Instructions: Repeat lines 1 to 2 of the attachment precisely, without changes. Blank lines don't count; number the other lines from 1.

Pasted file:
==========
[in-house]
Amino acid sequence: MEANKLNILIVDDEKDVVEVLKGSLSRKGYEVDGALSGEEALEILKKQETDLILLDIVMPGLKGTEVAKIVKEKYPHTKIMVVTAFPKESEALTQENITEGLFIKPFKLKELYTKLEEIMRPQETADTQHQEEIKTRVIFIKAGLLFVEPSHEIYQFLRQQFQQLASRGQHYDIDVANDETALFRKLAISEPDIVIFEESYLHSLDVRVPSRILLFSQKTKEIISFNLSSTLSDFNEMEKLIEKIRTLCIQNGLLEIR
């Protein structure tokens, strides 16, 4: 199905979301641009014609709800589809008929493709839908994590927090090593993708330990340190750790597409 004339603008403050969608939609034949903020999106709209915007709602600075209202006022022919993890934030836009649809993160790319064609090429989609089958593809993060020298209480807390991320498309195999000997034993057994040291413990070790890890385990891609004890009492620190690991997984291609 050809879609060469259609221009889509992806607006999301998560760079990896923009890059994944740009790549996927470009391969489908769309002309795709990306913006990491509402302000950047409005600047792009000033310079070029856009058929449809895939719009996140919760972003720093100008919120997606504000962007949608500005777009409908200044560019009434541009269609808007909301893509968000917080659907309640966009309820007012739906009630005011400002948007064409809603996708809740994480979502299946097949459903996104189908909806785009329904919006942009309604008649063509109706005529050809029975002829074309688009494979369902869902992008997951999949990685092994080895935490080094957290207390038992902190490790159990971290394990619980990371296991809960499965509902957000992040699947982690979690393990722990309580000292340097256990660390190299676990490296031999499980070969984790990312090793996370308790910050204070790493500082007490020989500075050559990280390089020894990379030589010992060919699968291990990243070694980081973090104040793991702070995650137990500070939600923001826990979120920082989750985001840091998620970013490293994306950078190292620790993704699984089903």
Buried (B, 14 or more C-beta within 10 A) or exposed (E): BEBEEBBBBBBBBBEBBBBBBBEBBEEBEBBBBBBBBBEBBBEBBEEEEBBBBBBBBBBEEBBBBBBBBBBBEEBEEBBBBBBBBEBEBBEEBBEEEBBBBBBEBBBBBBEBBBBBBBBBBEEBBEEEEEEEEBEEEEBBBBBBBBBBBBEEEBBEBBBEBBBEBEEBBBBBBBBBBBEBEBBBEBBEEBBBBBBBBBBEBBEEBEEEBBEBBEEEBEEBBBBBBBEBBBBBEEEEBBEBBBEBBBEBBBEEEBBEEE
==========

[in-house]
Amino acid sequence: MEANKLNILIVDDEKDVVEVLKGSLSRKGYEVDGALSGEEALEILKKQETDLILLDIVMPGLKGTEVAKIVKEKYPHTKIMVVTAFPKESEALTQENITEGLFIKPFKLKELYTKLEEIMRPQETADTQHQEEIKTRVIFIKAGLLFVEPSHEIYQFLRQQFQQLASRGQHYDIDVANDETALFRKLAISEPDIVIFEESYLHSLDVRVPSRILLFSQKTKEIISFNLSSTLSDFNEMEKLIEKIRTLCIQNGLLEIR